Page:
The fast food chain will join Starbucks and Dunkin Donuts by putting ready-to-drink coffee in grocery stores.
McDonald’s is joining veteran competitors Starbucks and Dunkin Donuts, in the bottled retail coffee game. Come early 2018 you’ll be able to find caramel, mocha, and vanilla McCafé Frappes on supermarket shelves, the fast food chain announced today. As an added bonus, soon you will be able to order a McDonald’s brand caramel macchiato, French vanilla, caramel or hazelnut cappuccinos, and an iced or hot Americanos. They’ll go for $2 a pop.
McDonald’s teamed up with leading experts in ready-to-drink, bottled beverages, and long-time partner Coca-Cola for this project, so it seems as though it's in good hands. According to Beverage Marketing, ready-made coffee is $2.8 billion industry. And, understandably, it seems the fast food chain wants in on some of the action. Other perks of bottled java include higher profits, lower labor costs, and less food waste when compared with brick-and-mortar operations. McDonald’s recently weathered a sales slump and surely has earnings in mind.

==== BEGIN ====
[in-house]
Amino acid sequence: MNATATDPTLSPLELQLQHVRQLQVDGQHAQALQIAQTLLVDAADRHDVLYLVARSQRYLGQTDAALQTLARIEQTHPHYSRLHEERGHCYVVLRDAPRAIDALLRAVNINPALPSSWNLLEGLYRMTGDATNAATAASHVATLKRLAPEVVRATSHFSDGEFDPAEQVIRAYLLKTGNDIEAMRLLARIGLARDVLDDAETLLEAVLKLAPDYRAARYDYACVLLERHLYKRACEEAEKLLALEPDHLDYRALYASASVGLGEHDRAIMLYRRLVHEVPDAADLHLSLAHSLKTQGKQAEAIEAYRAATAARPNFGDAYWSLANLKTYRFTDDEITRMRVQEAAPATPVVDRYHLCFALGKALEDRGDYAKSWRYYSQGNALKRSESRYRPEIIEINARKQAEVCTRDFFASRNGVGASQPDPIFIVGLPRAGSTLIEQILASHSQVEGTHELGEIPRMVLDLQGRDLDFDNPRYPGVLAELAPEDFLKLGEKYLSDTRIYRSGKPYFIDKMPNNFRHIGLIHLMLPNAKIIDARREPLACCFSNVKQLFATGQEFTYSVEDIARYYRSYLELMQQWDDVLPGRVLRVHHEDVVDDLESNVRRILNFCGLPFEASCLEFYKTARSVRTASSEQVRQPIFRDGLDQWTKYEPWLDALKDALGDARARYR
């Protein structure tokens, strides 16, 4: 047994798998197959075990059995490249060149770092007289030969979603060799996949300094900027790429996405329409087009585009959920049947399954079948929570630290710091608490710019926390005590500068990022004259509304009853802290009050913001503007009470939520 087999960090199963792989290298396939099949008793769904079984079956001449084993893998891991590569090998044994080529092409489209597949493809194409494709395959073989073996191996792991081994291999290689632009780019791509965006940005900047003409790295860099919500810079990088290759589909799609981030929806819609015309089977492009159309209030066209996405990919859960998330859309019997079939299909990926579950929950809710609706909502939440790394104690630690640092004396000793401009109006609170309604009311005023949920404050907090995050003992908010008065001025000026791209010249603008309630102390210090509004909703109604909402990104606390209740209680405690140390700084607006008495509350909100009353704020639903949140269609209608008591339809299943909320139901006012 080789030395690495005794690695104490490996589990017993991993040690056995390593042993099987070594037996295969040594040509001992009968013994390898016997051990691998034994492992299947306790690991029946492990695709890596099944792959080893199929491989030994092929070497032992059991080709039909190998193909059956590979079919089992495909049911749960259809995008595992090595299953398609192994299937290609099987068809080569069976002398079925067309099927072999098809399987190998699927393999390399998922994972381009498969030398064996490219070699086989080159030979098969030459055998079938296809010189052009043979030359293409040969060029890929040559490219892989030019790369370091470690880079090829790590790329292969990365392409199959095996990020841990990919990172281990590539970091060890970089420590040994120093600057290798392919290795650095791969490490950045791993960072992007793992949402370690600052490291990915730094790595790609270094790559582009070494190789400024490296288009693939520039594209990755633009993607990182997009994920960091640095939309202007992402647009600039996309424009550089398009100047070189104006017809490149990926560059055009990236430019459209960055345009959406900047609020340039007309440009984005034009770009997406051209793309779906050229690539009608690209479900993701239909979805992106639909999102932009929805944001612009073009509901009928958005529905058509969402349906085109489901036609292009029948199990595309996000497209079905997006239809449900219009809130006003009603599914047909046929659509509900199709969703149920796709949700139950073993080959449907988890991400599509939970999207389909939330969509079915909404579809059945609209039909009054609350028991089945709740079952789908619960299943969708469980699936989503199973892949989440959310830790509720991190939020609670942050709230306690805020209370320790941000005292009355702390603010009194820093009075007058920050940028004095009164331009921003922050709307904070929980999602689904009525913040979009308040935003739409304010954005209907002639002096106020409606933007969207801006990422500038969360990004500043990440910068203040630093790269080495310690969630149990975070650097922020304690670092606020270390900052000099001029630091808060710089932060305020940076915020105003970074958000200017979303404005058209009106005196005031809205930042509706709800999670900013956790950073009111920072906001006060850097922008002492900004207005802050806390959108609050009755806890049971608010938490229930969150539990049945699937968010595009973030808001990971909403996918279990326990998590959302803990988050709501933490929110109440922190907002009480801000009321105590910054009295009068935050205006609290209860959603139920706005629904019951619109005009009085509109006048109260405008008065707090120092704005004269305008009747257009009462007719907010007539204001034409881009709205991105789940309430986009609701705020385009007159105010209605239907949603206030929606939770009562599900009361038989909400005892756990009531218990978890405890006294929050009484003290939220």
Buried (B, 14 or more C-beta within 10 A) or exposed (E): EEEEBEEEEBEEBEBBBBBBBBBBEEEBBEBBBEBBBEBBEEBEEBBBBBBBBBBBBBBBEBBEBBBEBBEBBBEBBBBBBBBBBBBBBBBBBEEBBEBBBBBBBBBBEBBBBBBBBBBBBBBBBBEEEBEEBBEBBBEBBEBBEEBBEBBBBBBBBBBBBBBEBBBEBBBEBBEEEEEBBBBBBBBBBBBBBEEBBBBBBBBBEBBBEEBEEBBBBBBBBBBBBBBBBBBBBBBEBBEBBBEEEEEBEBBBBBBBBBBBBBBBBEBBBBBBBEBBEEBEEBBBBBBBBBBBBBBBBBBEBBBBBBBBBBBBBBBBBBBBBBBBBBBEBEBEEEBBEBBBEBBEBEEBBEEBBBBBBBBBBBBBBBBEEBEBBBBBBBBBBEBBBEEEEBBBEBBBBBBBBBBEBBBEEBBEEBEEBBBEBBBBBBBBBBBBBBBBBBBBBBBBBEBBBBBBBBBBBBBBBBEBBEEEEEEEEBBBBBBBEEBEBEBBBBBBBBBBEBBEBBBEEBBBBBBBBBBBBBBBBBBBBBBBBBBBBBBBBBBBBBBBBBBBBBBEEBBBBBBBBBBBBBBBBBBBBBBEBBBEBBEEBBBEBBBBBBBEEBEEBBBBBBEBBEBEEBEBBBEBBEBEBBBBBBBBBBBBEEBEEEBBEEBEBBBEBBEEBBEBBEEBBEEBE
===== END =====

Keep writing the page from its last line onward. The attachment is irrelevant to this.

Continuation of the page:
McDonald's edge against Starbuck’s and Dunkin Donuts has always been its compared affordability. President of McDonald’s USA Chris Kempczinski emphasized that saying, “we understand how important the coffee culture is for consumers and we are committed to meeting that demand at the taste, convenience and value only McDonald’s can offer.”
The first McCafe started in Australia in 1993 and made its way to the U.S. in 2009, and has since gone through a couple of revampings to compete with larger coffee-focused chains like Starbucks. The company got very serious about its coffee game early this summer when they stocked up on $12,000 espresso machines and offered drip coffee on the dollar menu. The Chicago Tribune reports that McDonald’s believes ”coffee creates a habit.” Unlike hash browns, fries or a McFlurries, customers need their caffeine fix every day.
But the changes seem to be working. In the most recent quarter, the fast food chain reported higher traffic for the first time since CEO Steve Easterbrook took over. Of course, by putting its products in grocery stores, pretty soon fans McDonald's coffee won't even have to set foot into a McDonald's to get it.